I saw a video on YouTube today that inspired this post.
There was this little girl, recently, who was crying in her hospital bed. A nurse, hearing the sobs, entered the room to comfort her. This occurred on a cancer ward, and more often than not, nurses are called on to reassure, even when prognoses are dim.
Through small, clear tears, the little girl looked up, a plastic crown upon her head, her light brunette hair resembling a bird's nest.
"I want to be a princess," cries Sarah to the nurse.
"You are, sweetie, you are," answers the nurse, knowing that the little girl has terminal cancer.
"No," Sarah countered, "I am not. Look at my sheets. Just look at them. Plain white; these sheets are not princess sheets."
The nurse and Sarah talked for a while, and by the time the conversation was over, Sarah had forgotten about the white sheets.
But the nurse could not get Sarah's voice out of her mind. She wanted princess sheets, and the nurse knew Sarah's family could not afford them. They were on Medicaid, and this girl's days were numbered (a comfort gift by some would have been a luxury in a family who could not afford luxuries at this time). Her mother worked, and had to take care of three other children.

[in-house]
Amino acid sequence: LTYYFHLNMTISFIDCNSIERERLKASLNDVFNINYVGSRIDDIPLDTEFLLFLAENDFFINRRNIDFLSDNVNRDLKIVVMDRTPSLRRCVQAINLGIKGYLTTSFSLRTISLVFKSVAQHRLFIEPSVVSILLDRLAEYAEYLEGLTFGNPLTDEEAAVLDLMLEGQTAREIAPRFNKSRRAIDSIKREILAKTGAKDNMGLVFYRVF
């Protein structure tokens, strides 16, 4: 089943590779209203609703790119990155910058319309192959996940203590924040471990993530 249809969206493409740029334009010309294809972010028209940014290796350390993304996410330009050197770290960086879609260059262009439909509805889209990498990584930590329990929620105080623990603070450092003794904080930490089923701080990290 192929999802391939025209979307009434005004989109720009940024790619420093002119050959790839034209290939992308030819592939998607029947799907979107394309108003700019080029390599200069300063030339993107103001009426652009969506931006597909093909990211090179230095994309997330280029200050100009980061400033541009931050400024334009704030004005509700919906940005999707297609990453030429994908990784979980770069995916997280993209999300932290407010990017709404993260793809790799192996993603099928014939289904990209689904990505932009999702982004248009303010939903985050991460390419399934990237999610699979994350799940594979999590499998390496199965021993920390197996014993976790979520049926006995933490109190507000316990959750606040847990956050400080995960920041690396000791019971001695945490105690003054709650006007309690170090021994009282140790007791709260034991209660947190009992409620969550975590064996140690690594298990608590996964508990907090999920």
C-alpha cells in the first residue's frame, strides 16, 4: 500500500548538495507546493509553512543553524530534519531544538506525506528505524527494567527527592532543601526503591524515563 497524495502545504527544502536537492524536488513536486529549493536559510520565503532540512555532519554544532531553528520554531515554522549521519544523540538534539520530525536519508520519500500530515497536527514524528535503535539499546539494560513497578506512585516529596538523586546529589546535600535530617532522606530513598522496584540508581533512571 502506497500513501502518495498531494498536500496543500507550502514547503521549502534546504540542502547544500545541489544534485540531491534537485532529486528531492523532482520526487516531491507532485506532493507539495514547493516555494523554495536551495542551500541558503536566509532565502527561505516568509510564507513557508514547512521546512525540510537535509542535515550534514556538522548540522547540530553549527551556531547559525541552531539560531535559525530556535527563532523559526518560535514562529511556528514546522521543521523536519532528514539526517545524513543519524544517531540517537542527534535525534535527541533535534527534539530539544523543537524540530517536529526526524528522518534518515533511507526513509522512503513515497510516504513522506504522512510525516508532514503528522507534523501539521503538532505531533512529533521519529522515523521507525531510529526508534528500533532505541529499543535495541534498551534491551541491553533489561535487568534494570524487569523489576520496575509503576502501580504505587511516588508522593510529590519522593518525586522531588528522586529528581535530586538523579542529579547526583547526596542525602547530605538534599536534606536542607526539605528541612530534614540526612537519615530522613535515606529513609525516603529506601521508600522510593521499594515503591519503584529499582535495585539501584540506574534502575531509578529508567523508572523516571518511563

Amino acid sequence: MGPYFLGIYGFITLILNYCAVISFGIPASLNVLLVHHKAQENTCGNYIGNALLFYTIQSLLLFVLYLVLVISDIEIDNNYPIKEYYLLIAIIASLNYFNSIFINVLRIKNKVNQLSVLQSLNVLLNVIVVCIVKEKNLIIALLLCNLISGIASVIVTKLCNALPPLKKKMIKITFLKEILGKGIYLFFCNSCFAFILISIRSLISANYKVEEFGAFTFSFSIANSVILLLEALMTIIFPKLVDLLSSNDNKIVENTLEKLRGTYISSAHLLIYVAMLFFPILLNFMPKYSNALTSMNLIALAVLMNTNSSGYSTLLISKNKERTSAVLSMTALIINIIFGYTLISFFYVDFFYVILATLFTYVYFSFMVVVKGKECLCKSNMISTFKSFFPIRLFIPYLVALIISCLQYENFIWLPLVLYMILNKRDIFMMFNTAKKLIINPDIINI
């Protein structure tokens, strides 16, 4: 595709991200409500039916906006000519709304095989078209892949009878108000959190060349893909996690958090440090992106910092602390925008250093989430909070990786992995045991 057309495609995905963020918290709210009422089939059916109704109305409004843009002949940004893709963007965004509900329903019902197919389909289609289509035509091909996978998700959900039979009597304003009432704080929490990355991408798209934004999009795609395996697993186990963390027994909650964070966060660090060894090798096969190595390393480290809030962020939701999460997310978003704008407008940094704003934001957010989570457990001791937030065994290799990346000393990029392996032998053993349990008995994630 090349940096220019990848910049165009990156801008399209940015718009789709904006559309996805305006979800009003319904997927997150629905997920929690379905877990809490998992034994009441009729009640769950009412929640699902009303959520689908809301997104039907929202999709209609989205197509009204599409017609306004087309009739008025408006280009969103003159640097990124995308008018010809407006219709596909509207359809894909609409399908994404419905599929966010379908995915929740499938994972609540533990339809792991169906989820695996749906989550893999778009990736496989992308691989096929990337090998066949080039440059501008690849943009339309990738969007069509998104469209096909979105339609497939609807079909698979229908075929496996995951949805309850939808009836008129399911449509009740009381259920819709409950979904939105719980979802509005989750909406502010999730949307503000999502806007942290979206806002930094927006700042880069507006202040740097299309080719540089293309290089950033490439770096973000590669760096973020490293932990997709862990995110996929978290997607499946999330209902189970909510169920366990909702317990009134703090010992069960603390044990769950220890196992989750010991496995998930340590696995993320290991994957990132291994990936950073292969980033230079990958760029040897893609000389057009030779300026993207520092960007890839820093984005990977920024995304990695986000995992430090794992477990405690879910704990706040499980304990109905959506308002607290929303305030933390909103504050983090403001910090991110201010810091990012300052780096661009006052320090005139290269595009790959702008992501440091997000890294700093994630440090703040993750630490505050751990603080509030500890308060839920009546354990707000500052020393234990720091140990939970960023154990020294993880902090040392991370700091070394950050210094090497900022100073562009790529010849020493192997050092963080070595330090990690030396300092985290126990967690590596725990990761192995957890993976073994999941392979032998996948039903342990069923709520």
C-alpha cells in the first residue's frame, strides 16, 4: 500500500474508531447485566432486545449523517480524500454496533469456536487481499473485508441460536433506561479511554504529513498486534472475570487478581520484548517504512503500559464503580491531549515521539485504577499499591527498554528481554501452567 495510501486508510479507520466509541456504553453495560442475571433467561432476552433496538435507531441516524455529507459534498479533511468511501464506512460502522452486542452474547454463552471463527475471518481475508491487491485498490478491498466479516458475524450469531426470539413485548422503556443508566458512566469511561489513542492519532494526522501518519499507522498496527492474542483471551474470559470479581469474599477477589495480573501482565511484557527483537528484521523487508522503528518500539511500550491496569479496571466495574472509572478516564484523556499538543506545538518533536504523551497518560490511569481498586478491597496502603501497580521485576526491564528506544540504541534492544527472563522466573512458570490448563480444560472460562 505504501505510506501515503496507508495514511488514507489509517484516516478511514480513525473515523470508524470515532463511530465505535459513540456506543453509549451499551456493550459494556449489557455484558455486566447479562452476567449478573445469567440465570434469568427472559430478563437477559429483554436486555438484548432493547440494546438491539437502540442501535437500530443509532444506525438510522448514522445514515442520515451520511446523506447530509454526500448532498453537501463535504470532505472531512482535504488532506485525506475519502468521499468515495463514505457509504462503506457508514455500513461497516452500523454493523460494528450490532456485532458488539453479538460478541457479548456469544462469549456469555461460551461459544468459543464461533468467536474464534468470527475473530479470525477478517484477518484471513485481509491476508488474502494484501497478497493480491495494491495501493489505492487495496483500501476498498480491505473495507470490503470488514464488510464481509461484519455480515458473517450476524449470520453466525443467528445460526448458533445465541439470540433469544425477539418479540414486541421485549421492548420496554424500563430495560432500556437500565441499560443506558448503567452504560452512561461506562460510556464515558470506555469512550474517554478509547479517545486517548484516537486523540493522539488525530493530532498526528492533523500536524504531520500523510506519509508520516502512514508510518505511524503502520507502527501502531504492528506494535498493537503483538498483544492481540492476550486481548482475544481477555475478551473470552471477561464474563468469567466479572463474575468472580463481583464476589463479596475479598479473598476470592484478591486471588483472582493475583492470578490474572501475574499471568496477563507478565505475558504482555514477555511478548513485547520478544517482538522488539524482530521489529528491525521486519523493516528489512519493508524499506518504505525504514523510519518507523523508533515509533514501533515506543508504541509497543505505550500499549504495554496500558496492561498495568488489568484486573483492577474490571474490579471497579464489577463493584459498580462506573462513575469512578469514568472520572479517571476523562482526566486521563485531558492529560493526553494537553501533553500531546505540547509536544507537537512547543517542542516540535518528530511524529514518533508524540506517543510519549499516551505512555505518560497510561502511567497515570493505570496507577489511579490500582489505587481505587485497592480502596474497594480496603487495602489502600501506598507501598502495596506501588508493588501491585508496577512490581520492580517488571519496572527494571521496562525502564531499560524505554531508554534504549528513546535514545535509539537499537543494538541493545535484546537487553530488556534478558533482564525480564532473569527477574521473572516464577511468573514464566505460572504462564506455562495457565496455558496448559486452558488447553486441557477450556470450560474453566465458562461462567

On the way home from work that night, the nurse stopped by a department store and bought some princess sheets. After Sarah was wheeled out of her room for a while the following day, the nurse replaced the sheets with the newly acquired princess sheets.
When Sarah came back, she beamed when she saw the princess sheets.
"I am a princess," she kept repeating. "I am a princess." Her face lacked a warm glow, but there was joy in her eyes. The sheets allowed herself to be a princess.
The nurse never told the little girl, nor her mother about the sheets. They were a gift from her heart, to ease the girls last few weeks. Ten days later, the girl died in the same bed, among her princess sheets.
When you see ads to drum up support for donations, most of the children look healthy, perhaps sans hair, and smiling. They typically don't show children after chemotherapy, when they are weak and uncomfortable, teetering between life and death in hopes of killing the cancer that inhabits the body.
You know, years ago, I would give to Jerry's Kids and other organizations, wanting to fund research for a cure. Now, I am a bit more pragmatic. I give money for comfort, not research. So I don't give to Jerry; I give to my local children's hospital (it is a hospital within a hospital so I also give to the nearest freestanding children's hospital). Lots of people get transferred there when they are really sick. And each time I give, I wonder if some of the money will purchase princess sheets or whatever else a child needs in order to make their ordeal more bearable.
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